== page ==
Arro isn’t Watson’s first startup. He previously co-founded Soundwave, a social music app that was acquired by Spotify. He also co-founded and sold a business selling limited edition prints of classic tech product patents.
Previously based in Ireland, but now in London, Watson has co-founded Arro with Stockholm-based Johannes Herrmann.
The pair had been working on an asynchronous communication platform to help product teams conduct more research. Then, inspired by the arrival of ChatGPT late last year, Watson says they saw an opportunity to scale research conversations in a much more effective way.
They spent most of this year building the product. Watson says it was developed with the assistance of an ‘expert advisory board’ of around 50 people from product teams at well-known tech companies, who acted as “design partners”.
Arro has now launched in private beta.
“Our goal over the next three months is to get the product out into people's hands; the right people,” says Watson.
“What we found so far is it tends to be B2B companies who are scaleups, who maybe don't have dedicated researchers, or who are maybe under-resourced when it comes to being able to conduct product research.
“They’re keen to do more discovery and learn from the customers, and are more willing to work with a startup like ourselves, and try something relatively new to collect those insights at scale.”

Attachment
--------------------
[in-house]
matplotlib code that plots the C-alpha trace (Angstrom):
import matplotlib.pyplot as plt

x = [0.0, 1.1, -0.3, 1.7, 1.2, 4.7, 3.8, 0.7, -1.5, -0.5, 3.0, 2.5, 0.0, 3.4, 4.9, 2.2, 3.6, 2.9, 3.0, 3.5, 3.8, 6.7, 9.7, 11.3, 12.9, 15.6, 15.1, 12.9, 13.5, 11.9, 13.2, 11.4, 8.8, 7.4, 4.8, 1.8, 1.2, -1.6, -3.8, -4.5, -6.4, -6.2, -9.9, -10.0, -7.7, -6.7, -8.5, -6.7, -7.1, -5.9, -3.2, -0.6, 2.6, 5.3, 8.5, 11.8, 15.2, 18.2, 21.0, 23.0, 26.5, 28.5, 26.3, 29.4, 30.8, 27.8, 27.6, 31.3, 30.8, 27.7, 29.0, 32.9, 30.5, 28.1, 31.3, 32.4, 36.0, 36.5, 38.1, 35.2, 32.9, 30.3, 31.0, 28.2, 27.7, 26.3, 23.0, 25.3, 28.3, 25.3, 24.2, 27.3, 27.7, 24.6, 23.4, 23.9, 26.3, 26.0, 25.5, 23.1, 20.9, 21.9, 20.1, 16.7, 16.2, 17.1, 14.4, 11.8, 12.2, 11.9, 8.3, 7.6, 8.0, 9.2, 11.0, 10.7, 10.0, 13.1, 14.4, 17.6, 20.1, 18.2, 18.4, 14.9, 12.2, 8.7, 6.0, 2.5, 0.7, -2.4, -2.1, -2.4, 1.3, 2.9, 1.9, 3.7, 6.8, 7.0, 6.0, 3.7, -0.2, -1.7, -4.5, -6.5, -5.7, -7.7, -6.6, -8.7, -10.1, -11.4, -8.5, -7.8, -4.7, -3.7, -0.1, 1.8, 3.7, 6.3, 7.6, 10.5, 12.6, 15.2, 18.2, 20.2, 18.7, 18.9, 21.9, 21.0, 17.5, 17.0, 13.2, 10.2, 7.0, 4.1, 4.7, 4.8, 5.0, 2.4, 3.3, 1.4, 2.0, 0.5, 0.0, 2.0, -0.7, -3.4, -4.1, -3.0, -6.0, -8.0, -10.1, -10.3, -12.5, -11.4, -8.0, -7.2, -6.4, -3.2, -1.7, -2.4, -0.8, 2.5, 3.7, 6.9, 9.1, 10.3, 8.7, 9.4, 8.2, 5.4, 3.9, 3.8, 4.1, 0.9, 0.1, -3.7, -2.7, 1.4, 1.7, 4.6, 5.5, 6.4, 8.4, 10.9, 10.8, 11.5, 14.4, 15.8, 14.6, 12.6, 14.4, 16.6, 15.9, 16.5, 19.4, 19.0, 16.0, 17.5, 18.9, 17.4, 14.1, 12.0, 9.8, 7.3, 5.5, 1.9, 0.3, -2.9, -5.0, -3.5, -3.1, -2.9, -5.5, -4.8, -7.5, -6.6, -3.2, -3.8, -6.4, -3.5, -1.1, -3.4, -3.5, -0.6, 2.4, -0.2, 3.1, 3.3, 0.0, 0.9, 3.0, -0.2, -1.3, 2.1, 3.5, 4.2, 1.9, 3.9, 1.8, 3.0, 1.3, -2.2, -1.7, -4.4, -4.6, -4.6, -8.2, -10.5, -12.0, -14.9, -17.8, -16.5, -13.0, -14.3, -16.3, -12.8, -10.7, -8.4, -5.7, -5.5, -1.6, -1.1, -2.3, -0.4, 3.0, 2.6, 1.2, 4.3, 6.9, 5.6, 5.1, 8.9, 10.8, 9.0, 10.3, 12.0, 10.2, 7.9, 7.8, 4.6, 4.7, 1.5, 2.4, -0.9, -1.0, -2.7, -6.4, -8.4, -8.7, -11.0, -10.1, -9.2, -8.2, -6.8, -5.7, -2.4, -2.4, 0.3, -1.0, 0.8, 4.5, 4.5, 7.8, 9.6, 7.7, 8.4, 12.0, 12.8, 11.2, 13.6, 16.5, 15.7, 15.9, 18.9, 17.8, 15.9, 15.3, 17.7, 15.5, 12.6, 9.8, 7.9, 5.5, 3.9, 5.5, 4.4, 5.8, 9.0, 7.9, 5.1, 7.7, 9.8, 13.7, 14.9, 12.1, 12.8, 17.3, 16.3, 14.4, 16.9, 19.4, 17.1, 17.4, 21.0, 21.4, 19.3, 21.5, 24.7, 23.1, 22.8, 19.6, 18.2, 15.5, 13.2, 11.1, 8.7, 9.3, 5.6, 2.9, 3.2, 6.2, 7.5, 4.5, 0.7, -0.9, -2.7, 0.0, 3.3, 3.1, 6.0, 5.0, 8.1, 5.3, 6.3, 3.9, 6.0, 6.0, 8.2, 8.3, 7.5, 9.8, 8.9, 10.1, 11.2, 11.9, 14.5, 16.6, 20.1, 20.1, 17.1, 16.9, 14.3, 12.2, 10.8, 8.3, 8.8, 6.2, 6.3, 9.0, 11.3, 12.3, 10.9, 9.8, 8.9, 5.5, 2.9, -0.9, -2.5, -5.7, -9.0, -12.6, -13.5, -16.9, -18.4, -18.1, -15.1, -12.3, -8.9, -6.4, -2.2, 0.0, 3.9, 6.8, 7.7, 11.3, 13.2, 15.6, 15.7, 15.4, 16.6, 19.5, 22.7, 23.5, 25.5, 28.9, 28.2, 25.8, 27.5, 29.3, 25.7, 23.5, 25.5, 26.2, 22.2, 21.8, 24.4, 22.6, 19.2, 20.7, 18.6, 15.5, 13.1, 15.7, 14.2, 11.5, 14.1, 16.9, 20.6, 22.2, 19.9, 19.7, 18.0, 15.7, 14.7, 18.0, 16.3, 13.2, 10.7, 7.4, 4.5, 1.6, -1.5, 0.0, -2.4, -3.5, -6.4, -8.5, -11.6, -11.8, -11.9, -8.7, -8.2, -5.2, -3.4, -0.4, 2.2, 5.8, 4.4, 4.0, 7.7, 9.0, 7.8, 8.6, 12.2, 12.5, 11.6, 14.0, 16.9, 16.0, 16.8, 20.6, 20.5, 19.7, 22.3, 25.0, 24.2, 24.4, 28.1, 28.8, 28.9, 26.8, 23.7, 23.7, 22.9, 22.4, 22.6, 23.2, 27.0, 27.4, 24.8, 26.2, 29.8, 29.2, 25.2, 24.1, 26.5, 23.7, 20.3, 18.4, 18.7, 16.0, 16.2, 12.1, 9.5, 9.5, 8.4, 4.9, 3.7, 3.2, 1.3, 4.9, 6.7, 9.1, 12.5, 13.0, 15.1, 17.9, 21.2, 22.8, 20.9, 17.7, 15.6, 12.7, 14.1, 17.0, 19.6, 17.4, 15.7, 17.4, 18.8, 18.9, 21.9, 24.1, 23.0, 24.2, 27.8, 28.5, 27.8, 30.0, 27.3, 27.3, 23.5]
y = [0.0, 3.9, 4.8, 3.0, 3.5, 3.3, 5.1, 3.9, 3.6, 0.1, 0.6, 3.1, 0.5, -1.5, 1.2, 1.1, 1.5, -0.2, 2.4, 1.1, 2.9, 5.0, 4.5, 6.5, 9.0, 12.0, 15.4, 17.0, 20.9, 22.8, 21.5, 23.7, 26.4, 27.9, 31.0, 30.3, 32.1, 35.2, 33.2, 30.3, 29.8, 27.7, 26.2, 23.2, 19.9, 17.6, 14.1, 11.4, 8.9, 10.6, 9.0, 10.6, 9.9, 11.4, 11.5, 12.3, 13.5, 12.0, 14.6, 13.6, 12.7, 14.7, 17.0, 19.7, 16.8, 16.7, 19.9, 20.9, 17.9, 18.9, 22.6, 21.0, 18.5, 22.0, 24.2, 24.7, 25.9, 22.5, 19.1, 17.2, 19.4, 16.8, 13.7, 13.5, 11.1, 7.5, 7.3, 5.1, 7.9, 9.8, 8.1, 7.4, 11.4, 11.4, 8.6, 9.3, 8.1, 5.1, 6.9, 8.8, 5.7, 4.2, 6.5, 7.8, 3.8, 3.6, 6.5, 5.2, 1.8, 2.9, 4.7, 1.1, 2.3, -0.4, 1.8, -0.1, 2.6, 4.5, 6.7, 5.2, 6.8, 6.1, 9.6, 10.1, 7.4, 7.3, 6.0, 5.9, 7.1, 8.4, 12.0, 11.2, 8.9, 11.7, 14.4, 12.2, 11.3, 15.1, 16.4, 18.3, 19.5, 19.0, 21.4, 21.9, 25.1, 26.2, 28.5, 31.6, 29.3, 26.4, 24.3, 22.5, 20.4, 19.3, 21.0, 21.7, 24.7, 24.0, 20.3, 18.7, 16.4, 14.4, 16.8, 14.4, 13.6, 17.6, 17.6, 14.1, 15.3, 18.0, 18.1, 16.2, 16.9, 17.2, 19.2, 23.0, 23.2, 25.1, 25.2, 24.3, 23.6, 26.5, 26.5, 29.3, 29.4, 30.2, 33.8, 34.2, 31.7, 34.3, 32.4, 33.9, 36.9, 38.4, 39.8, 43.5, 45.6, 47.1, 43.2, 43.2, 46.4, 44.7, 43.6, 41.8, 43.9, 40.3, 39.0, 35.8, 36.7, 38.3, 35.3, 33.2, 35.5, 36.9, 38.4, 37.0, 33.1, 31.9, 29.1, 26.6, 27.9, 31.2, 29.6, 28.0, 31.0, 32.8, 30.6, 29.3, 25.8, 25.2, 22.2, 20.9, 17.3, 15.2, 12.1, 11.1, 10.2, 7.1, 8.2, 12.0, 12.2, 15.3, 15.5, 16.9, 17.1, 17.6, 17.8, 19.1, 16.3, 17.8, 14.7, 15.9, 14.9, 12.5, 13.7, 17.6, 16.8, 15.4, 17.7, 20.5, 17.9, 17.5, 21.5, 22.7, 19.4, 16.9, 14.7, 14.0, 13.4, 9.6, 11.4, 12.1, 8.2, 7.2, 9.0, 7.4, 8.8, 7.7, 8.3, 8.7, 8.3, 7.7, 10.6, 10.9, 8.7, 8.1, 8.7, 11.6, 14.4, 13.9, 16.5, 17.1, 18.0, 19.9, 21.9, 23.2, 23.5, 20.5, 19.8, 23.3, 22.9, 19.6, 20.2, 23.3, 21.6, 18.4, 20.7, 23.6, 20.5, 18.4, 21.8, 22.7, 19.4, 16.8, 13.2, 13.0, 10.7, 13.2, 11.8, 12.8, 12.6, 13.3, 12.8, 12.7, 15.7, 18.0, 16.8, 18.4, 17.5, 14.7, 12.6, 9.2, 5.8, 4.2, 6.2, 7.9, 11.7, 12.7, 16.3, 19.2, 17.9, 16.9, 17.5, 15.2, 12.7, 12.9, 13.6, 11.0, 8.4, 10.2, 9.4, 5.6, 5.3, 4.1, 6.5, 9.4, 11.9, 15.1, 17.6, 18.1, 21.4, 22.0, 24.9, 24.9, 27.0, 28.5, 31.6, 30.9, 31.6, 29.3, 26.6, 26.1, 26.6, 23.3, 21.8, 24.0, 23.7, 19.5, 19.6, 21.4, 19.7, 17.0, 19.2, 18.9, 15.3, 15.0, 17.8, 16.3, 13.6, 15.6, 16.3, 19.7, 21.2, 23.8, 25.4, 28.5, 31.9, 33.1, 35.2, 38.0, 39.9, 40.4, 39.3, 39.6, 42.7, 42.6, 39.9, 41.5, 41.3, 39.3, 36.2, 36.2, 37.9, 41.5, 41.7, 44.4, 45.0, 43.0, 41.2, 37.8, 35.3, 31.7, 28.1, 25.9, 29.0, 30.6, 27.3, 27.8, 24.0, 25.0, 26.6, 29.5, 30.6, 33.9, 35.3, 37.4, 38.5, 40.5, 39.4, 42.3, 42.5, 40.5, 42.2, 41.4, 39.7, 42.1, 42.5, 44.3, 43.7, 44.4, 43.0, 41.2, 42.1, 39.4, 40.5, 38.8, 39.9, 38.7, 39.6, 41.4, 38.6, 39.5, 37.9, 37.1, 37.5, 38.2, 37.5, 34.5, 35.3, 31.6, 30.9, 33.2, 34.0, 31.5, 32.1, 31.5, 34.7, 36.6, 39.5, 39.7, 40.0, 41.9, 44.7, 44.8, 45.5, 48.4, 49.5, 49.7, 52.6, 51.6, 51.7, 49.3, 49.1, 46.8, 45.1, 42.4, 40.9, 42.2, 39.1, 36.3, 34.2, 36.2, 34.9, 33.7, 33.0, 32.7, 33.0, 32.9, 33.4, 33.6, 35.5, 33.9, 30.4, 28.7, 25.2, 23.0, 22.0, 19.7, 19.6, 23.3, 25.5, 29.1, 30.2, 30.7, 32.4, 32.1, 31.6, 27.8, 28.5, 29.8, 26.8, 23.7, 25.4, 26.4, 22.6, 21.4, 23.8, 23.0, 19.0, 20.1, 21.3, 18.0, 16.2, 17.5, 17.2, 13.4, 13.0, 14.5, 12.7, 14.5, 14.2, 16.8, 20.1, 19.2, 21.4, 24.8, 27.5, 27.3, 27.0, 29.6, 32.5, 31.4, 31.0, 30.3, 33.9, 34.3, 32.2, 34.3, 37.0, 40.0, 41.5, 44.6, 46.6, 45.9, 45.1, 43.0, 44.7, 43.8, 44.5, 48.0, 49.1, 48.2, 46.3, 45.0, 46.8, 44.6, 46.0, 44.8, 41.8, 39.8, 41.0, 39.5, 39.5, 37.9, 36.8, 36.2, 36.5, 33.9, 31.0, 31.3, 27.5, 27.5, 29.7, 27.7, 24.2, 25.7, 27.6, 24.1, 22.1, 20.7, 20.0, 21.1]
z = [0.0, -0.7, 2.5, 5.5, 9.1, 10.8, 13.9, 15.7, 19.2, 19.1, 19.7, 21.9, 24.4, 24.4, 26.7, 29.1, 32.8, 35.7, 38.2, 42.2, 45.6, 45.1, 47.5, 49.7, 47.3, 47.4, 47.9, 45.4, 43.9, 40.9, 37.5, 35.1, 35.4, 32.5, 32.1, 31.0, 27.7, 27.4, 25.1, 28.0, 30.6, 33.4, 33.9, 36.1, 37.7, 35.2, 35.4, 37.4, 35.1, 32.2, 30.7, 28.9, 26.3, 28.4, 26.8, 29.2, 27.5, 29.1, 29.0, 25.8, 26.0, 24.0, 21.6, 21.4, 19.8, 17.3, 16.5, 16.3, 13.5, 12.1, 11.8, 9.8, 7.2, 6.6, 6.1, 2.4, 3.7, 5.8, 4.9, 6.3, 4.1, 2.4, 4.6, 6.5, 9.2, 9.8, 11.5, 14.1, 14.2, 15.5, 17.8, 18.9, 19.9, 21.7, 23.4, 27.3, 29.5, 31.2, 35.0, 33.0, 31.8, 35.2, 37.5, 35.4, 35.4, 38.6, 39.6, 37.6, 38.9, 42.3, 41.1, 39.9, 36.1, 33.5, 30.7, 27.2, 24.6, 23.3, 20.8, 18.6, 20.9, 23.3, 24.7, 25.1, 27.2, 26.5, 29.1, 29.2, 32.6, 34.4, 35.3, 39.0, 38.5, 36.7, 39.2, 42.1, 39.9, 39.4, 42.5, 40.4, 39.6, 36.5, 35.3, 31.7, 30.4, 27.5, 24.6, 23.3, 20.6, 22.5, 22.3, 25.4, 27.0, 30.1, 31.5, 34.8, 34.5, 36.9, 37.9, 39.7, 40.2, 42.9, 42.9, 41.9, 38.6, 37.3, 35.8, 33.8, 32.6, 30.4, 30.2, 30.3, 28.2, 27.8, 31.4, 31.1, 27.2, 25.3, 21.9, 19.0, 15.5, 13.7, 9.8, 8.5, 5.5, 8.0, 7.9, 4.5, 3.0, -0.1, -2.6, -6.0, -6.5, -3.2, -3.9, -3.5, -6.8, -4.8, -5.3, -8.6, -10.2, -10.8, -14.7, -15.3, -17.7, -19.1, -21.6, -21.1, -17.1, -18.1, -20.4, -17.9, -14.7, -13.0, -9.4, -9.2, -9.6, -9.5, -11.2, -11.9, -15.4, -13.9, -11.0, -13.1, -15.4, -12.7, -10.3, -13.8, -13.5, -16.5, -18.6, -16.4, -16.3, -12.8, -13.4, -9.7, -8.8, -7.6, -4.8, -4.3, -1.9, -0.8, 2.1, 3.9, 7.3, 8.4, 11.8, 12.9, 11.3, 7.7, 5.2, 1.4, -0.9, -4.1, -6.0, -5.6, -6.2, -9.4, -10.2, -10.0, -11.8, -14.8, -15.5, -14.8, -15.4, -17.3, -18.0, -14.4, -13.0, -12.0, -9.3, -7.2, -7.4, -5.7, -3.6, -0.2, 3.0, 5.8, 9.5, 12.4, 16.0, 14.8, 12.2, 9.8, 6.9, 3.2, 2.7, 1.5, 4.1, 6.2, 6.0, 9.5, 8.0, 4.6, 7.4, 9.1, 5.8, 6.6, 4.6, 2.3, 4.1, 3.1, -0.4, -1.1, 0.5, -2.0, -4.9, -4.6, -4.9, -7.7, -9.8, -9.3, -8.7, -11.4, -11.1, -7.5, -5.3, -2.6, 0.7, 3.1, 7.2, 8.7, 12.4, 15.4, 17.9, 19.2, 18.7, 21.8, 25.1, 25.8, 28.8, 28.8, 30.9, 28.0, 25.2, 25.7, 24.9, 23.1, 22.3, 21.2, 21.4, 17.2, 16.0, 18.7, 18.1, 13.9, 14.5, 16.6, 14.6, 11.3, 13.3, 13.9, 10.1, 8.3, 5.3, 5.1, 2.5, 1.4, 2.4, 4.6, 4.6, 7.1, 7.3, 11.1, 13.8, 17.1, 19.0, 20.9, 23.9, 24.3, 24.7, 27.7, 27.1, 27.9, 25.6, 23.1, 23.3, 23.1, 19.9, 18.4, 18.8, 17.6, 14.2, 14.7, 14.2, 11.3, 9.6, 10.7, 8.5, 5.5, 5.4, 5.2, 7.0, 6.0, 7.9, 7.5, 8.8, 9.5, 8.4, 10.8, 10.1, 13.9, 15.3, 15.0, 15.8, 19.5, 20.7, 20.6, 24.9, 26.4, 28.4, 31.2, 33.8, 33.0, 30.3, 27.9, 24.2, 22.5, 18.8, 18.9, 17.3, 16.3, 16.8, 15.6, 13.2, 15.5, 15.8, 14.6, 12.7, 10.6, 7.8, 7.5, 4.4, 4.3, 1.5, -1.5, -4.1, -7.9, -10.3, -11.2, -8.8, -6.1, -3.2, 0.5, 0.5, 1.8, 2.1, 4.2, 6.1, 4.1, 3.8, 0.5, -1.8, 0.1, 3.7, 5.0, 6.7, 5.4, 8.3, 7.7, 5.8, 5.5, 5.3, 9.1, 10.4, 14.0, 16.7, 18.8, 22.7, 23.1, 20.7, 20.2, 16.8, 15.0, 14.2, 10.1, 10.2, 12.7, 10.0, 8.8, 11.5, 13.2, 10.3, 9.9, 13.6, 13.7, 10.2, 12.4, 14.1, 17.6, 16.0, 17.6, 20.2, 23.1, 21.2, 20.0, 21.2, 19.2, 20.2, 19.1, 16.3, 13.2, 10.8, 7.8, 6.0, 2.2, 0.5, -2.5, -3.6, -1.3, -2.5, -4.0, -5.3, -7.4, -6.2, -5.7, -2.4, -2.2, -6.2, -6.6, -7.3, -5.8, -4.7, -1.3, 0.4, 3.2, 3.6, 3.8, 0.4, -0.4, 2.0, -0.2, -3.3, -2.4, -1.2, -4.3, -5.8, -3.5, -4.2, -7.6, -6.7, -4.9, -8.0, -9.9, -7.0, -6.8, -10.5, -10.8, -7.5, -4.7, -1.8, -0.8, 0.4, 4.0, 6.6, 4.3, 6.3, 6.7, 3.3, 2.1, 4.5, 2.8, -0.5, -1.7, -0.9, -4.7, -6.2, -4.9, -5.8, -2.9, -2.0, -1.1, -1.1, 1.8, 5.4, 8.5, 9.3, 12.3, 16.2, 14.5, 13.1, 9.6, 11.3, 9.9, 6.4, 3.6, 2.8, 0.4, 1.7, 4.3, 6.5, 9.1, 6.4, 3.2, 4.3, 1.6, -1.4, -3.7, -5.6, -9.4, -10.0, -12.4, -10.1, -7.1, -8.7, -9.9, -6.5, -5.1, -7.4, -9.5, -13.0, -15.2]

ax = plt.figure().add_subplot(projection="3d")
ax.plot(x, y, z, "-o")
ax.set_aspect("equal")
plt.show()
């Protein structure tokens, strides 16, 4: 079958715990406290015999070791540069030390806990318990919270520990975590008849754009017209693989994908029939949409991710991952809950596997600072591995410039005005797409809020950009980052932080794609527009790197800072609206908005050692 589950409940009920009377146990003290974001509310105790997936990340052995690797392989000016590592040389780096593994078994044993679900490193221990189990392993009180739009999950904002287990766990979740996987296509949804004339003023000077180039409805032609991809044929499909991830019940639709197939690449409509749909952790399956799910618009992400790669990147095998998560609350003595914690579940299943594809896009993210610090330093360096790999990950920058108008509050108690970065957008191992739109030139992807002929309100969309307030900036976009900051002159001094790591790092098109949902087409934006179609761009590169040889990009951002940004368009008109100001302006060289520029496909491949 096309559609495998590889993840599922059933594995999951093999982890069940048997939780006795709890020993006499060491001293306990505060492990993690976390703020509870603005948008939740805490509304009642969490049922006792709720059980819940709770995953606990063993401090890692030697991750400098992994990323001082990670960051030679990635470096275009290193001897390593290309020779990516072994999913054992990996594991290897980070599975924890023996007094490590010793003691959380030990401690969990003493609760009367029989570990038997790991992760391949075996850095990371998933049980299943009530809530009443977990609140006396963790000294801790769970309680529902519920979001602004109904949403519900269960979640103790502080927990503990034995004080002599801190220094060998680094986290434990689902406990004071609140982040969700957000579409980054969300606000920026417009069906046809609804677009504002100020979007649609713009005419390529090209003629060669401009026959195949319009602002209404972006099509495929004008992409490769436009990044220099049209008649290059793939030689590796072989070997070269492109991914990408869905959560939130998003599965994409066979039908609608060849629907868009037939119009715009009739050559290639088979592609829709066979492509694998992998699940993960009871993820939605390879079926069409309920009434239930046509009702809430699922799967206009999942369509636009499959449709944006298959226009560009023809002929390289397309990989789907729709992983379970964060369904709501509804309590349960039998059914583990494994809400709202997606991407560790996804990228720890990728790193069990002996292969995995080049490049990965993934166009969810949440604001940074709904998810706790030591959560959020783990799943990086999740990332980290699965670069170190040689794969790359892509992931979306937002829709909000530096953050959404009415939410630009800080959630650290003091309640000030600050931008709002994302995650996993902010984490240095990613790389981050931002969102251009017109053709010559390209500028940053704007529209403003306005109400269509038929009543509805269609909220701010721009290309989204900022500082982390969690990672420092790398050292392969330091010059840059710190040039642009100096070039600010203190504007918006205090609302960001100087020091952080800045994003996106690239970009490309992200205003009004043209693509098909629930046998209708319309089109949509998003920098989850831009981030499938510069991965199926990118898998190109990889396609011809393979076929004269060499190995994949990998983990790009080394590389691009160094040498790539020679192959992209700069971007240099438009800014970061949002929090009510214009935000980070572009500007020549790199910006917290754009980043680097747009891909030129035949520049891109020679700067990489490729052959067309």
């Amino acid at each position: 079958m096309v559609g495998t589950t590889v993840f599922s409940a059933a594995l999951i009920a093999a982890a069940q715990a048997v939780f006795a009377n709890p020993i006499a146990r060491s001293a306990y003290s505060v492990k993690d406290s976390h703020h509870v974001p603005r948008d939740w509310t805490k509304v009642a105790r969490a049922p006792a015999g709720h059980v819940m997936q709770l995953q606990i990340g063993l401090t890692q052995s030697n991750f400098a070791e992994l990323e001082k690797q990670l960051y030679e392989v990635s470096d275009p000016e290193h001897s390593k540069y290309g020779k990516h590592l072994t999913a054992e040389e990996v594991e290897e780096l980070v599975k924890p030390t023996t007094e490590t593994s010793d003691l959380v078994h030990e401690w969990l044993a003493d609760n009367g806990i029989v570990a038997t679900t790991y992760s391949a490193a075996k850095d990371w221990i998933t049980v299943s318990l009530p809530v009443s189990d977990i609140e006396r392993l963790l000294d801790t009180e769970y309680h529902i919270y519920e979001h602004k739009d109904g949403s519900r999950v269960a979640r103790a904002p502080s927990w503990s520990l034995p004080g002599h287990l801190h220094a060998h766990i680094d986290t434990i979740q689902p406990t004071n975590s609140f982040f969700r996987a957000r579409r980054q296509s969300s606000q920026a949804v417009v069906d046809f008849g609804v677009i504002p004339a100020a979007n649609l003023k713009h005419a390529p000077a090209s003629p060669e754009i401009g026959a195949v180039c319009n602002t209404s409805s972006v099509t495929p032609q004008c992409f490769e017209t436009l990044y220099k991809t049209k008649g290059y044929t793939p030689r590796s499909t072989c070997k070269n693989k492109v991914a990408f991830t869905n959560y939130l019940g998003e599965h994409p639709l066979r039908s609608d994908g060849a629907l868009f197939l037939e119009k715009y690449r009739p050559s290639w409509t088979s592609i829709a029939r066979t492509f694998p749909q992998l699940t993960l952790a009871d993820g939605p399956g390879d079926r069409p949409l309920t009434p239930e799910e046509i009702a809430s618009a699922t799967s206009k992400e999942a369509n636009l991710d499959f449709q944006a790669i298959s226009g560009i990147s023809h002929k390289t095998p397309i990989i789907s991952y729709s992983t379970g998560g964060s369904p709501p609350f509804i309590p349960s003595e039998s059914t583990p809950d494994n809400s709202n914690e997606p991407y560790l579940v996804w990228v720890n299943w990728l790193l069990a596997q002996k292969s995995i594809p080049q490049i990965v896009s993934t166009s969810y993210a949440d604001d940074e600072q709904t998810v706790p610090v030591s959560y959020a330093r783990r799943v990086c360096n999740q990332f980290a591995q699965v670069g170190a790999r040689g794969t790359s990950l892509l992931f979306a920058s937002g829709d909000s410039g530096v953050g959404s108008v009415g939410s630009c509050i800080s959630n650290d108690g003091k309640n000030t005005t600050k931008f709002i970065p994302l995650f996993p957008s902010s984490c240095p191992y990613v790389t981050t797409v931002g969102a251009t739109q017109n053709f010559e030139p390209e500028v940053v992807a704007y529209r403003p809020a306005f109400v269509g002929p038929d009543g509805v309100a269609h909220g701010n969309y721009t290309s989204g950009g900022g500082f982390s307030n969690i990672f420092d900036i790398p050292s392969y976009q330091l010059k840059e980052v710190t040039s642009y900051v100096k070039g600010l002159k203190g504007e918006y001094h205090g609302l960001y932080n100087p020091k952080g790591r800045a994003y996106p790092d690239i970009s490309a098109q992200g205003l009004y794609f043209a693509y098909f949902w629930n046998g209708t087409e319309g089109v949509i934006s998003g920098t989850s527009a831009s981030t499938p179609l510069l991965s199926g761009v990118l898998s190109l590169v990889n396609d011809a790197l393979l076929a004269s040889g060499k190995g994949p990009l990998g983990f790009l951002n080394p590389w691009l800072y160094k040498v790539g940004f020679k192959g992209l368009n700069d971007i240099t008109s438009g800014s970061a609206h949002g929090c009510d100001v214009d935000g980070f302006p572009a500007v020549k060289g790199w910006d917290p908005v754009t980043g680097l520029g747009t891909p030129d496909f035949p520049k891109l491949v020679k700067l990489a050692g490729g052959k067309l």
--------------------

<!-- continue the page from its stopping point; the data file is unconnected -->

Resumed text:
As Arro learns from its beta testers, the startup–now a team of four–is working on adding support for images and video to allow for richer experiences.
“We’re building these Lego blocks so that as a product team, you can have standard conversations, you can start bringing in prototypes, you can start bringing in websites, you can start doing screenshots etc, getting feedback from customers that way,” says Watson.
He says there’s also potential for features like displaying lessons learned from other customers, aggregated to show how users tend to think about certain topics.
And eventually, voice capture and voice synthesis could help bring more nuance to conversations, allowing the A.I. and the user to have a more ‘natural’ conversation.
The A.I. platform risk
As OpenAI continues to add features to its products that replicate the work of startups that build on its APIs, is Watson worried about being ‘Sherlocked’ by A.I. model providers?
He says that while some of the tech underpinning Arro leans on foundational models, the startup is building its own proprietary tech wherever it makes sense to do so.
“We’re conscious of how we can strategically build up our own proprietary technology and make sure that if something does change underneath this, we're able to swap it out.
“In terms of defensibility, really it comes down to ‘if your product was turned off overnight would the customer care or not?’ And the way we want to position Arro is that it becomes a research repository…
“Without Arro, you lose access to all the central repository of insights… being able to quick-query that in natural language. It’s the source of record for the company.”
Go deeper on Arro
Discover more about their funding, vision, competition, and challenges: